I guess it’s the way I shape the gas tanks and the metal sheets – the style that is incorporated into my metalwork. But it’s like anything, I think there’s a bit of originality in anything that is handmade. A certain hand style, I guess.
A friend of yours mentioned to me that you don’t just do fabrication but that you also have an illustration background. What other things inform the way that you end up building your bikes?
A lot of my design process comes from personal drawings and doodles. I want to say that I’m fan of architecture and furniture design, but I’m not a total fan in that I don’t know the particular names of who designed what. I know from designing, though, that I know what I like. You don’t have to know who did it. But little details get stuck in my mind, like I think that piece of furniture has a cool little cast piece that I think would look good on a motorcycle. So I’ll try to replicate it.
You’ve said before that fabrication was a dying art. When you go to a bike show, a lot of people just gather a bunch of new and old parts together and put it onto a bike and call themselves fabricators. To you, is fabrication literally making new parts?
In a sense, they are all fabricators; there are probably some people who think I’m not a fabricator. I get that a lot, especially when I bring a bike to a show and it looks like I haven’t done shit. People will say “Cool, you built the gas tank” or stuff like that.
But is that part of your design philosophy – to build a custom bike in such a way that everything looks like it belongs, or like it could have been a part of the original setup to the untrained eye?
Bingo! With both motorcycles and cars, I try to keep things looking as if the manufacturer or factory race team built it… Or what I felt they would have done if they had the present-day technology. Also details. To me, that’s super fun. I love it when friends or other builders build bikes that I can stare at for hours on end just noticing new little details I hadn’t seen a few minutes prior.
We’ve found that the Japanese apply a unique mindset and approach to many of their industries. Being that you started out working on domestic cars, was there something about the Japanese approach that you started to notice over time that you liked better?
There is. You can tell that the casting on Honda engines is of a better quality than domestic counterparts. Not only that – an old Honda motorcycle engine, with the cranks and everything, looks exactly like a present day Honda. It’s crazy. When I was pulling this old ’69 motorcycle apart, the crowns look like they came out of a ‘91 Honda CRX. They learned to leverage their R&D and apply it across platforms.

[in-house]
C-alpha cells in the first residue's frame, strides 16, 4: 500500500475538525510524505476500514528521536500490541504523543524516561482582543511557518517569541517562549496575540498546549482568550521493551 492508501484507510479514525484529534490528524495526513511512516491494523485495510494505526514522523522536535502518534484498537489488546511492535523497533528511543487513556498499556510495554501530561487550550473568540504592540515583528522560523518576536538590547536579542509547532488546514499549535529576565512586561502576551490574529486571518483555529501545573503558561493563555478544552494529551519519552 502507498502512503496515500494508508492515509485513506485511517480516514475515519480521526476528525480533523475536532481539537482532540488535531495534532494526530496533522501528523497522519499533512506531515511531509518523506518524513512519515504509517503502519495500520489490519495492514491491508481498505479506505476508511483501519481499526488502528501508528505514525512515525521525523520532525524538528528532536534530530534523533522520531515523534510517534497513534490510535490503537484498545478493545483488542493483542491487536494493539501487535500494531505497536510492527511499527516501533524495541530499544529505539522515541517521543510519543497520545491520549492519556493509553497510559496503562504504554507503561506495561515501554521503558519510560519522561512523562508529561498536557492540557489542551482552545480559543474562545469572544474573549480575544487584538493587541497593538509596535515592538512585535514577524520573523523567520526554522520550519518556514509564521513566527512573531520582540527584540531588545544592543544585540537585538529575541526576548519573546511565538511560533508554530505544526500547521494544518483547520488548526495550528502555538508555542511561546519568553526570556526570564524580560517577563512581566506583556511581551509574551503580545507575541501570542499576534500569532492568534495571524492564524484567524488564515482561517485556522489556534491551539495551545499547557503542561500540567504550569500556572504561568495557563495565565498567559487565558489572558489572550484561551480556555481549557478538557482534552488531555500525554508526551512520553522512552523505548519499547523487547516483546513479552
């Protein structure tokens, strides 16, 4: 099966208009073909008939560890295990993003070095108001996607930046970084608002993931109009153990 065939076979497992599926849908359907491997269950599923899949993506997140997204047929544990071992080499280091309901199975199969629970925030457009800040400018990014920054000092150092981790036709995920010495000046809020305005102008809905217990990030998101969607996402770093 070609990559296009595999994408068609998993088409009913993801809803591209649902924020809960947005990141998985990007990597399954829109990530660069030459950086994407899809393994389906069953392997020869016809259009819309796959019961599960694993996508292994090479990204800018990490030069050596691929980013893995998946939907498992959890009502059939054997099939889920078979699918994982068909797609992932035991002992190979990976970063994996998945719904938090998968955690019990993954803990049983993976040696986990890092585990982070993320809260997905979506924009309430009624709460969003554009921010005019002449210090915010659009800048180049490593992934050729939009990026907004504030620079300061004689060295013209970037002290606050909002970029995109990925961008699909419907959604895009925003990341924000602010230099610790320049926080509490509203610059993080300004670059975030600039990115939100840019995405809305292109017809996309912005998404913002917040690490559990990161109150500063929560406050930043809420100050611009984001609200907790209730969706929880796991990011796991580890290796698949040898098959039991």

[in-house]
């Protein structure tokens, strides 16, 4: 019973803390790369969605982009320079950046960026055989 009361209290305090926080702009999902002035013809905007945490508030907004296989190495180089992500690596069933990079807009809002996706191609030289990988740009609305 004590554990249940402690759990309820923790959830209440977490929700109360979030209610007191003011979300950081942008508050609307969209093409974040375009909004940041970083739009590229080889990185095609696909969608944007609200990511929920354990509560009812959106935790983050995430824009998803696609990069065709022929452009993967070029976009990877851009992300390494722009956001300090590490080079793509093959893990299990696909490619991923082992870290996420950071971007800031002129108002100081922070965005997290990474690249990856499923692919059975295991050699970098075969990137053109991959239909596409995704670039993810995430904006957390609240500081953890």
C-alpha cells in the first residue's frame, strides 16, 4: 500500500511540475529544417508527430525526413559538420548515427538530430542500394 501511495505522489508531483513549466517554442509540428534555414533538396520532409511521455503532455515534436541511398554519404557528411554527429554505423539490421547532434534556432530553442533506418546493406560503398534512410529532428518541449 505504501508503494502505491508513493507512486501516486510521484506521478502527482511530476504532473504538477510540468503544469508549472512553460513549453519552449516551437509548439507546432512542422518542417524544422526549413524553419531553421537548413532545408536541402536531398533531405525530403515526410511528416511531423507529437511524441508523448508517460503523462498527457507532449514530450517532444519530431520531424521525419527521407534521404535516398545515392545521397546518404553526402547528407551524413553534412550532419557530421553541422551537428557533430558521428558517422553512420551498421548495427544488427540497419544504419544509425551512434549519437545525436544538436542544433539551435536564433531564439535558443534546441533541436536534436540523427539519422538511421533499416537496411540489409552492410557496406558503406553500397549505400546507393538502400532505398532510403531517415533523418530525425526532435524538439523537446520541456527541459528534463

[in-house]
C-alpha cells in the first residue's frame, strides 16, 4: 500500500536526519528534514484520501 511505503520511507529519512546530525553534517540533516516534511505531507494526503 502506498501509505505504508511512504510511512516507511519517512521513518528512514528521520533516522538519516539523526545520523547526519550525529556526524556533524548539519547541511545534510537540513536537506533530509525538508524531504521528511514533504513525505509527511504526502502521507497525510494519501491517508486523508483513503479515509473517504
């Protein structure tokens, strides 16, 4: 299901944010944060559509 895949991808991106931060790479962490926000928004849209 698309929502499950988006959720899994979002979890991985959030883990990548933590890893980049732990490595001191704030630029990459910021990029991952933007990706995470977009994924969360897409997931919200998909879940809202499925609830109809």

That’s crazy. Part of what makes working on imports exciting, to many, is the philosophy of having to squeeze as much performance as possible from something that wasn’t meant to perform like that.
Right. It’s crazy because you’re trying to get as far as you can through a small displacement engine. You have to either make something or sort something out; it’s kind of an adventure. Like 1940s hot rods, when they all got back from the war they wanted that rush and they just did whatever they could to make the cars faster. It was almost the same way in the ‘80s and ‘90s. Imports were our generation’s hot rods. There’s a lot of corny stuff that came out of it, but if you look back on the old hot rodding pictures there are a lot corny things that happened back then too. It’s just that now some of those corny vintage things are cool.
What’s an important lesson that you share with younger builders?
Pay your dues. Even the most seasoned veteran is still learning and improving his craft. Being respectful to other builders, mentors, and basically anyone in the field goes a long way because everyone has something you can learn from.
Tell us about one thing – personally or professionally – that you’re working at improving on.
I’m really working on how to balance my personal life with my work life. Finding time for both is something I’ve never been good at. I started out building bikes because I love riding them. I don’t want to be that builder that never rides. I think having more balance between work and leisure would be beneficial all around.
What do you want your legacy to be?
Personally I’d like to be known for making a great macaroni salad and tasty mochiko chicken. Oh and of course I’d like to be known as being a stand up, hard working guy. Professionally I’d like Oni Motorworks to have that same legacy. It would be great if after I am gone, Oni Motorworks gas tanks are still coveted and people are tweaking on eBay for them.